Grantee – GEDAKINA, INC
Gedakina is pronounced /g’ dah keen nah/ and means, “Our world, a way of life” in the Wabanaki language.
Keepers of the Earth (KOE) Connects preschool – high school age youth to the outdoors through exploring places of ecological and community significance and by participating in activities like hiking, snowshoeing and canoeing. In addition to fostering a lifelong love of exploring the outdoors and engaging in adventure activities, KOE teaches about traditional ecological knowledge (TEK) and environmental conservation strategies creating pathways for youth to become active in environmental and natural resource protection in their home communities and across the region. Activities are led by nationally known outdoor educators and tribal “Community Knowledge Keepers” and are designed to not only be fun and engaging, but to teach skills and knowledge that youth will “keep” throughout their lifetimes, and will be able to share with their children and families. KOE is a 4season project, and is offered at no cost to participants, as are all of Gedakina’s youth programs.
With a Small Grant from the Captain Planet Foundation over 500 youth in a year participated in KOE activities and over 4,000 youth, family and community members from New England Native American tribes, as well as allies where impacted.
One of their grant goals/outcomes was to develop peer /youth leaders for their activities, and they accomplished this goal in several ways. First, they were able to transition a college intern, Kyle Lolar, from an internship to being their Youth and Community Outreach Coordinator for Maine. Approximately 65% of all youth activities are conducted in Maine, where they work within 6 rural, urban and reservation communities; through Kyle’s hard work and passion, as well as their community connections; they were able to reach a lot of youth.
Youth participated in age appropriate activities that taught about environmental conservation and justice, sustainable land and water use practices, medicinal and edible plant knowledge as well as what in traditional ecological knowledge is called: the honorable harvest ; and reciprocity principles.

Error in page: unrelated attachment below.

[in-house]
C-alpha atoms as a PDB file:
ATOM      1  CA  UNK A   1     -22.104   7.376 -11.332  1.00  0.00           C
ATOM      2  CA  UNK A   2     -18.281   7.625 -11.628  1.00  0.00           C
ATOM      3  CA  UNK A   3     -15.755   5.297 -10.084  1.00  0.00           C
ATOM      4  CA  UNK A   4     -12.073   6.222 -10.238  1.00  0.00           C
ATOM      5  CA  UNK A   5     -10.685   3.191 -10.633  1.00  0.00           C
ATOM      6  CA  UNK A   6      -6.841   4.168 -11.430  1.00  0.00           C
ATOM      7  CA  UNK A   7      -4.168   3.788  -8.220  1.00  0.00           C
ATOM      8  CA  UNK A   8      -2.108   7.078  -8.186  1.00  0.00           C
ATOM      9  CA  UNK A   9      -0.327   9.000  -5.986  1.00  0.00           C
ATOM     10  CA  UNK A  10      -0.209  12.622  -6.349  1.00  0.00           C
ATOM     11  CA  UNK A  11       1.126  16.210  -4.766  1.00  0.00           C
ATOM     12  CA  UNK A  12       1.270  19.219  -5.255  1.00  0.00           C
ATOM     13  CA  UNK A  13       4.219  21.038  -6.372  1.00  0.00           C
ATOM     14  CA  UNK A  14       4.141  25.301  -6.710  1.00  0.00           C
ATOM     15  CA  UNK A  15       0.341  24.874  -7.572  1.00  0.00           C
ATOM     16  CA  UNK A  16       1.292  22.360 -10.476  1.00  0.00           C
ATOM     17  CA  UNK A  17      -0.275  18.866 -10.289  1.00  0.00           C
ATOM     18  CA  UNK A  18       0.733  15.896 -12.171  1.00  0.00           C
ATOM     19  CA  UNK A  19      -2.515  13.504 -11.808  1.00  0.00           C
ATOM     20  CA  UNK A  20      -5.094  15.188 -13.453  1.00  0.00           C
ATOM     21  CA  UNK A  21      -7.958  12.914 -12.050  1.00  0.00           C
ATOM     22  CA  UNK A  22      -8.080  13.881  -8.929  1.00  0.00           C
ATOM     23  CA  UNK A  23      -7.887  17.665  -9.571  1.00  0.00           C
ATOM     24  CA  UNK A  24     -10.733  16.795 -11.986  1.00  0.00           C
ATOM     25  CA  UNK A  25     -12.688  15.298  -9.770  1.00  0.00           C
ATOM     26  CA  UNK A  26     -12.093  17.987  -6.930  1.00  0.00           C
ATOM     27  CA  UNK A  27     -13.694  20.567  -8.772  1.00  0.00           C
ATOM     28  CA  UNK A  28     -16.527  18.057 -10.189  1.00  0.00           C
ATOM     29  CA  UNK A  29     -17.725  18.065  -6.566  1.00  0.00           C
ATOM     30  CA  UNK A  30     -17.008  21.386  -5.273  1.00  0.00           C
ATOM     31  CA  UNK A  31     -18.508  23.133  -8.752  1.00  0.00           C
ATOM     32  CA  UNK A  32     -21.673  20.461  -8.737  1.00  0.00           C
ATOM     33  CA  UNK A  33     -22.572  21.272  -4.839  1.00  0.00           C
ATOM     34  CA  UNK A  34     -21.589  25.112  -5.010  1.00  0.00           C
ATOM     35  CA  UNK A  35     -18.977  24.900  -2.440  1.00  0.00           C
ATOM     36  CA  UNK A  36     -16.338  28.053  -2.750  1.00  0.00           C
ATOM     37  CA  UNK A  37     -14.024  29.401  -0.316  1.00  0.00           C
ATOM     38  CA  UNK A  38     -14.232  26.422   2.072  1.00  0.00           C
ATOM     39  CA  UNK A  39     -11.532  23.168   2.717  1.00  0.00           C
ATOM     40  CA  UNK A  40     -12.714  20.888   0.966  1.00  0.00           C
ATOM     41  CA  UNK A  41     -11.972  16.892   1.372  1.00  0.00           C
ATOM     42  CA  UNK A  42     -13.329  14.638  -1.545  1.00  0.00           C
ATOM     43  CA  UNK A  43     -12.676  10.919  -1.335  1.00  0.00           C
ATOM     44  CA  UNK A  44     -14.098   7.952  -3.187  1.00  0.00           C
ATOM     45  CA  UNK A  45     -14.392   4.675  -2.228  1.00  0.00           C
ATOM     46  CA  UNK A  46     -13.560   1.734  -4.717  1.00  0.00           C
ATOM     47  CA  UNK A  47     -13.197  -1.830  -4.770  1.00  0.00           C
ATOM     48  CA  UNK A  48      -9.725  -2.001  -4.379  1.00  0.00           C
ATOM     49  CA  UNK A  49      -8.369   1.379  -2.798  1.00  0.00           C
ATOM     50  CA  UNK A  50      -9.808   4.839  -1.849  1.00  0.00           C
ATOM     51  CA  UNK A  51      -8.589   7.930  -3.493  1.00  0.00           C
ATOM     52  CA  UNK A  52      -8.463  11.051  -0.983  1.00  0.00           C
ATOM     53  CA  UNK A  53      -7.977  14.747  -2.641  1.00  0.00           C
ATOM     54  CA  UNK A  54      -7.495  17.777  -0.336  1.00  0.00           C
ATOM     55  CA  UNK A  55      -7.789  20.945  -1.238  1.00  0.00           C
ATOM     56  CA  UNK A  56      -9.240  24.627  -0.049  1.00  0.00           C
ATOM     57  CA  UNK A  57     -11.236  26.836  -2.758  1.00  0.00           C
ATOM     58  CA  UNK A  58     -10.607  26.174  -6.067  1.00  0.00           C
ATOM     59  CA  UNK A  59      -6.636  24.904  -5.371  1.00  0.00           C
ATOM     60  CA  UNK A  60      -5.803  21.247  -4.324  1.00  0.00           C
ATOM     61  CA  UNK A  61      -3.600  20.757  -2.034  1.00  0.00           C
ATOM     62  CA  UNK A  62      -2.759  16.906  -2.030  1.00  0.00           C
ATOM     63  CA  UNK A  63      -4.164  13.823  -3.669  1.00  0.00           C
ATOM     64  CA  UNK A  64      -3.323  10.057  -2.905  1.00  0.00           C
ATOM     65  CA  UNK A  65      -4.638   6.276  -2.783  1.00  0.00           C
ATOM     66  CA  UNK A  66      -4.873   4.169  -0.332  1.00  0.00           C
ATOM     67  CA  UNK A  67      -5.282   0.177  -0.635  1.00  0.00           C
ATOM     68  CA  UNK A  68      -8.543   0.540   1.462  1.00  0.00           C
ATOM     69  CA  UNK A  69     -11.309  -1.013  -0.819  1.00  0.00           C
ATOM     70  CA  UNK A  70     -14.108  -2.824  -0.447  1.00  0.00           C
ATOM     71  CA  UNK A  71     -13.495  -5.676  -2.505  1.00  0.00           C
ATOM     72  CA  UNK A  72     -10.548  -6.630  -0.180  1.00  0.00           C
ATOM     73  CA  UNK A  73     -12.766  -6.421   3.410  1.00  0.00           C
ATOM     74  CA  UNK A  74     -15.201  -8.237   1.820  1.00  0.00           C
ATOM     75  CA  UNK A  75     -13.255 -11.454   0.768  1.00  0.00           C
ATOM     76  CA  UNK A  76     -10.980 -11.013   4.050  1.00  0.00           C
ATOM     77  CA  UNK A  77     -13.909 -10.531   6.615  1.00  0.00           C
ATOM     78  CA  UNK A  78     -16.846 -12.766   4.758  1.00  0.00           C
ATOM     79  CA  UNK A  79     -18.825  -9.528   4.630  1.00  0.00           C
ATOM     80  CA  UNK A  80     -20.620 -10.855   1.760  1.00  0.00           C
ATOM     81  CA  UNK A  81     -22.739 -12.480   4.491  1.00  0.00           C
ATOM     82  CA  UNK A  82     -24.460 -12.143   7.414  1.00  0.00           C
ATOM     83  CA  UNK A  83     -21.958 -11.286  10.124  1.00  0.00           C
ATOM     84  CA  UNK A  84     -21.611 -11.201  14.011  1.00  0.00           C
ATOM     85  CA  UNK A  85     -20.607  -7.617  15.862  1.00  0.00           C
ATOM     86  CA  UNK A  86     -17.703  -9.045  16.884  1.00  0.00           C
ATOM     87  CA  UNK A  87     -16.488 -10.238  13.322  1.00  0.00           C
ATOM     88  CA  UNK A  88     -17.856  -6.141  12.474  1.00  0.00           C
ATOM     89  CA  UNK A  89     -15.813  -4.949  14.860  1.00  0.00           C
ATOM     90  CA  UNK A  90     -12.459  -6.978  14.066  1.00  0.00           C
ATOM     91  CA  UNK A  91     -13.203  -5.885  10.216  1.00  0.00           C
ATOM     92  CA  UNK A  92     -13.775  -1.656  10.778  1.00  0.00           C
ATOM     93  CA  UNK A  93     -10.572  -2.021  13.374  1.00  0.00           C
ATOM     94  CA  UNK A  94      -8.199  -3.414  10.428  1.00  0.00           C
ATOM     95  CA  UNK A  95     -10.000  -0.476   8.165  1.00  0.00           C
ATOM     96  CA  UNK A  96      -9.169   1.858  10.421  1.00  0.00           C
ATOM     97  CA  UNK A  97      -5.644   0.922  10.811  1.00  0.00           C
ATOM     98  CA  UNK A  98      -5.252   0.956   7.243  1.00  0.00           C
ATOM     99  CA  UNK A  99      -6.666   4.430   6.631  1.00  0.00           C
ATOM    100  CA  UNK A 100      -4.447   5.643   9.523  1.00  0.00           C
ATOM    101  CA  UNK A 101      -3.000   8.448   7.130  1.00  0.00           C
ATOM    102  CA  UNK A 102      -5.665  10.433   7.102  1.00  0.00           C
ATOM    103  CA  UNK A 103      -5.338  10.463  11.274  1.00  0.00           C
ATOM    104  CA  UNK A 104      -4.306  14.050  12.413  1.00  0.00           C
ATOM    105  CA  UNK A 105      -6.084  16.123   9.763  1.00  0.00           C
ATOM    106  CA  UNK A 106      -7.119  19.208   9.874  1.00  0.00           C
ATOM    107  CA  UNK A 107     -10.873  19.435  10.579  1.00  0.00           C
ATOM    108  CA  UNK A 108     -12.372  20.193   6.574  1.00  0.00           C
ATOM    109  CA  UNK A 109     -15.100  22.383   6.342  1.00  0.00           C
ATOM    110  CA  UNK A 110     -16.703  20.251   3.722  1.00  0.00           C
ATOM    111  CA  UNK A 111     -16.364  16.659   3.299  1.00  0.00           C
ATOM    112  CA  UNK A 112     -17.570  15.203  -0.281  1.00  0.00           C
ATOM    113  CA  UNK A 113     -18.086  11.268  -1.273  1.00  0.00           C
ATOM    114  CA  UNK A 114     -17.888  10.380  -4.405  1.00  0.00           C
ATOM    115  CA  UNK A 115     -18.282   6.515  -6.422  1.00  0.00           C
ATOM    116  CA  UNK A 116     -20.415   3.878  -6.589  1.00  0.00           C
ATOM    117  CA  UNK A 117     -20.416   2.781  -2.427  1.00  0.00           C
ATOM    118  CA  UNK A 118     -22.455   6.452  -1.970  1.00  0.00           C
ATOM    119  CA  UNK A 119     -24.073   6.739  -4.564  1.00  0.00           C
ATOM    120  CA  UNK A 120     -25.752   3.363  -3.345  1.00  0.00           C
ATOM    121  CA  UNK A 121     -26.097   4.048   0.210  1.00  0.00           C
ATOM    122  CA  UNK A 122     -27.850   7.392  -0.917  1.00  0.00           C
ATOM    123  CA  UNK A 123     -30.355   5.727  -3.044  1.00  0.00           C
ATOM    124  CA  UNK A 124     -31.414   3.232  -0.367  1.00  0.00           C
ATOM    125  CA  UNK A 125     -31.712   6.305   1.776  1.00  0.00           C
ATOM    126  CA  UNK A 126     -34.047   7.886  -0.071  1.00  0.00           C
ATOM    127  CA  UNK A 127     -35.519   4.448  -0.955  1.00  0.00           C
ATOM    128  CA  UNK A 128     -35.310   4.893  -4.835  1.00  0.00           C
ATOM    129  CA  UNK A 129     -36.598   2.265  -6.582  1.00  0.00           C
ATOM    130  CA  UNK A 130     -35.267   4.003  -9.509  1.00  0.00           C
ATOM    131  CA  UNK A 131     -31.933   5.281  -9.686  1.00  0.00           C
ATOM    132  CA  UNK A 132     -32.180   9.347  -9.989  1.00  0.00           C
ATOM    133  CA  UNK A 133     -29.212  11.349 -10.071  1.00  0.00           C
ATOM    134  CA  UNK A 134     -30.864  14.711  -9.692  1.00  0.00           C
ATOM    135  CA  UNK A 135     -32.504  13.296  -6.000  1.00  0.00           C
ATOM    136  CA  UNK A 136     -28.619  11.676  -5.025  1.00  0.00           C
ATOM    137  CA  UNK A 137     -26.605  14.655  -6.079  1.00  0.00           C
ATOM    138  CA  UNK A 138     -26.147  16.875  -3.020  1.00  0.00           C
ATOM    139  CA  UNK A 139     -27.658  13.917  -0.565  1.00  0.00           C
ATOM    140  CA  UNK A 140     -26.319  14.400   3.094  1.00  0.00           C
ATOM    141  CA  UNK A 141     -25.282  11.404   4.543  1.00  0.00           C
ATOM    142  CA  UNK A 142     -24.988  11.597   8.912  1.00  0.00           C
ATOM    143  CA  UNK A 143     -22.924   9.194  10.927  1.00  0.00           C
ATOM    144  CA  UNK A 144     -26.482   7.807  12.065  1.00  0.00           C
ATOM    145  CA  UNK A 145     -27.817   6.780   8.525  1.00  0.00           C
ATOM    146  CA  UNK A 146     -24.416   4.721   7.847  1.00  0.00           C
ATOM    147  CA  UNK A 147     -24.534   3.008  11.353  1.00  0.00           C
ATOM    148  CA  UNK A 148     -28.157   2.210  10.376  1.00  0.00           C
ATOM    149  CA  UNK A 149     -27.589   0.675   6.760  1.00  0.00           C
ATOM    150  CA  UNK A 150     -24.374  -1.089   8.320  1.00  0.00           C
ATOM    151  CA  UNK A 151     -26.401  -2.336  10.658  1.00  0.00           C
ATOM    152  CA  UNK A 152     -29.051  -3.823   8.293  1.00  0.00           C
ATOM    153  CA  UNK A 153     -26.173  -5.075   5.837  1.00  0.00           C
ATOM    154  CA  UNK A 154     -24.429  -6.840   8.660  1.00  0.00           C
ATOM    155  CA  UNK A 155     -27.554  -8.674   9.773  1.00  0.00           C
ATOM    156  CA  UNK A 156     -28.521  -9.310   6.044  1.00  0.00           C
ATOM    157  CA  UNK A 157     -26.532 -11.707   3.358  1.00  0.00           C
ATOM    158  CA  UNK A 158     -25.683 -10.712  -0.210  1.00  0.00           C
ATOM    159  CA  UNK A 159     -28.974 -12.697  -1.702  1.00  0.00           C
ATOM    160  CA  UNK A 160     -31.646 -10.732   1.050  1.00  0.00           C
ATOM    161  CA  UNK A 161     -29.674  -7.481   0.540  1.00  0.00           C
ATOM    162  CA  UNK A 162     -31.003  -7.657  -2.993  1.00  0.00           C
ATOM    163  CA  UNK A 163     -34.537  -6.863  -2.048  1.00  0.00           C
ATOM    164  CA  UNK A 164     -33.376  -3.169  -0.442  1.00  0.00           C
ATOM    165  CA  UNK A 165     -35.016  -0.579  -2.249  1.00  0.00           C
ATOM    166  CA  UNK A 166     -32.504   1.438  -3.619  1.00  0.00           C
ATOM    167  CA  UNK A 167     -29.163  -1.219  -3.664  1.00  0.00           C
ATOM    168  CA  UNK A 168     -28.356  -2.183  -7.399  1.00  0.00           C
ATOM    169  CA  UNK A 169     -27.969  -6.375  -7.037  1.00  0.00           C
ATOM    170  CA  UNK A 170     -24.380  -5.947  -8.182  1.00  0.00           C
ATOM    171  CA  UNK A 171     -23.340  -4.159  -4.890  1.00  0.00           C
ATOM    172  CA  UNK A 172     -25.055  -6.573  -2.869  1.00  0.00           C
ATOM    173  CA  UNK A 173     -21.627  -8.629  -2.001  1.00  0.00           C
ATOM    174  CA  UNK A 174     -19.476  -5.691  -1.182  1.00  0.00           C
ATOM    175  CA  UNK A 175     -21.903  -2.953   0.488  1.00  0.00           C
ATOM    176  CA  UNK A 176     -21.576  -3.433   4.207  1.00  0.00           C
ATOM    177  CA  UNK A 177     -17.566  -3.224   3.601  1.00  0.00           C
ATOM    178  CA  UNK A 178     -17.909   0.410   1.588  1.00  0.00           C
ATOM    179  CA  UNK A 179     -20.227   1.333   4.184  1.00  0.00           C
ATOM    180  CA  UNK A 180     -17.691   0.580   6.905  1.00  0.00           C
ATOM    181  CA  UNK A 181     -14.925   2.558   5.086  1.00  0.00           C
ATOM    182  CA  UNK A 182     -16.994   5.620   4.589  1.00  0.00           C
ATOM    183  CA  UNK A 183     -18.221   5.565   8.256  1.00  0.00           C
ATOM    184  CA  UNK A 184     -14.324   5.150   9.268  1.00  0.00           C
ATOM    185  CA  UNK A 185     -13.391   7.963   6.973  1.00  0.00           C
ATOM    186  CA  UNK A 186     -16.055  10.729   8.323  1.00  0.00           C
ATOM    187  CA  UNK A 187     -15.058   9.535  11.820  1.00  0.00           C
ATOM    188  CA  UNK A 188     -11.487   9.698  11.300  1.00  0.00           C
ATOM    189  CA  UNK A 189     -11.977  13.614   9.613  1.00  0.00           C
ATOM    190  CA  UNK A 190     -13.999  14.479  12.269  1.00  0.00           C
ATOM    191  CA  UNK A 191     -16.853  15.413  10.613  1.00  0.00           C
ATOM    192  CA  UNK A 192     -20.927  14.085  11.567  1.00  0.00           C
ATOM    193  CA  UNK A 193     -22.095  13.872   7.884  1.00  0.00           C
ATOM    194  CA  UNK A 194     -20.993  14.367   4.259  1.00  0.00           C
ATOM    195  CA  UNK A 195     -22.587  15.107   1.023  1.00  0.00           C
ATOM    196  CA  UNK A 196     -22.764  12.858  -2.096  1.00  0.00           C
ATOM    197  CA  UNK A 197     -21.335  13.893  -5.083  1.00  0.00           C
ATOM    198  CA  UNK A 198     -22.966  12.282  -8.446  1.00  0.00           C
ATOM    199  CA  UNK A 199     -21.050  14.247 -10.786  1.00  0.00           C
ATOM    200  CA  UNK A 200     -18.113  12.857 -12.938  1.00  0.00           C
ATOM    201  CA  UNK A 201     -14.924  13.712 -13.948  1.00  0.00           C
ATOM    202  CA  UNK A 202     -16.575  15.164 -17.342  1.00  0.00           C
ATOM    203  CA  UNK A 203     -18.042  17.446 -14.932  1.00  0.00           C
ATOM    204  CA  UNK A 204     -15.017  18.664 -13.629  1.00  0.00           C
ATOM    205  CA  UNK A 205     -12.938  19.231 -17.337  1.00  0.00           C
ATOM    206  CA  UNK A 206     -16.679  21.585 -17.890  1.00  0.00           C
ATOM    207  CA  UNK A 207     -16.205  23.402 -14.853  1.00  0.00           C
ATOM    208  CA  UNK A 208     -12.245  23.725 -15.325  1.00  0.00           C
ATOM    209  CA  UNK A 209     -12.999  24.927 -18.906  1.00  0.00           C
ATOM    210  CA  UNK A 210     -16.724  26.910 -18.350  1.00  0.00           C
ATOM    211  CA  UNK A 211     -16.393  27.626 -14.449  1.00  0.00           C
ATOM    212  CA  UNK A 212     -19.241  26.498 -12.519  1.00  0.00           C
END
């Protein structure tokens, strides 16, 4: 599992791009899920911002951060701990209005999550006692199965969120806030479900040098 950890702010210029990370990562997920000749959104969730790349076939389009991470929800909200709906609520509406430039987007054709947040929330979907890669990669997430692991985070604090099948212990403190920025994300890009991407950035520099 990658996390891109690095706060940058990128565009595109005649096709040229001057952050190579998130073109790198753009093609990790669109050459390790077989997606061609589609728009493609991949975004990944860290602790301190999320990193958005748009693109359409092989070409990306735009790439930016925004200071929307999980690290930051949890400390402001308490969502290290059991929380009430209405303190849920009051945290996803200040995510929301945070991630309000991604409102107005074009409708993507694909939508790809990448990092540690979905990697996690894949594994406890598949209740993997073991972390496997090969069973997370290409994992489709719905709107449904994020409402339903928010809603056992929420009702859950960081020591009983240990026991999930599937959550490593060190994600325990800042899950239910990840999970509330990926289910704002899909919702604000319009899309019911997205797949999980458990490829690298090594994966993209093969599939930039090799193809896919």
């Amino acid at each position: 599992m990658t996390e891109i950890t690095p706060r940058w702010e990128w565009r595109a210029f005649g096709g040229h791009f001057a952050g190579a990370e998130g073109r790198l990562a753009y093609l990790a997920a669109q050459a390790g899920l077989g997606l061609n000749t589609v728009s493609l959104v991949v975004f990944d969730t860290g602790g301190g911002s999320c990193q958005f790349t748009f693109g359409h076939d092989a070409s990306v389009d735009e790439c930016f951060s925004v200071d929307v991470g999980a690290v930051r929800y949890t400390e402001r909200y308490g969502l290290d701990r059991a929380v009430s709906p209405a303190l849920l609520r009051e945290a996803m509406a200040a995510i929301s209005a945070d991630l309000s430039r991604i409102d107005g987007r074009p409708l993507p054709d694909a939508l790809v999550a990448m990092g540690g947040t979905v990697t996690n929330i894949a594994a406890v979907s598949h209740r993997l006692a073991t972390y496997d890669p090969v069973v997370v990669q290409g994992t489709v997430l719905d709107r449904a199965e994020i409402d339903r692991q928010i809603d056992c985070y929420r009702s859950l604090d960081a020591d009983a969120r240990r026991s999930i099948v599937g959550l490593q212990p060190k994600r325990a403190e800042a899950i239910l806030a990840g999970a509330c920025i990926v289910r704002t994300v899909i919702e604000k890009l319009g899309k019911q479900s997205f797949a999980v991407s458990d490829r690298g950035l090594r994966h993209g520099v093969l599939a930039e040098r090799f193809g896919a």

Youth also learned age appropriate outdoor education skills including introductory on up to mastery canoe and kayak paddling, risk management, “WildCare”, Leave No Trace principles, and land navigation.
One of their most desired goals was to develop core peer leaders, providing them with hands-on learning and knowledge. Through the S.O.L.O. Wilderness Medicine School they conducted a two-day Wilderness First Aid certification course for youth leaders and volunteers. This course is critically important as the majority of activities they do take place outdoors. This class teaches youth leaders how to manage crisis and medical emergencies in the field. It is also important as many of the youth they work with live in remote communities where this type/level of skill can make a significant difference during medical emergencies in communities far away from a hospital.
From a capacity building/continuation perspective they were also able to significantly increase their ability to conduct paddling activities in several locations simultaneously through the acquisition of five additional canoes. For an organization with a small budget this is a significant achievement as it enables them to double the amount of students they can have participating in activities. They were able to achieve this outcome thanks to inking donations/price discounts and tangible outdoor gear donations from Northeast Outdoor Sports, Berkshire Sports, Maine Sports Outfitters, LL Bean and Cabela’s Outfitters.
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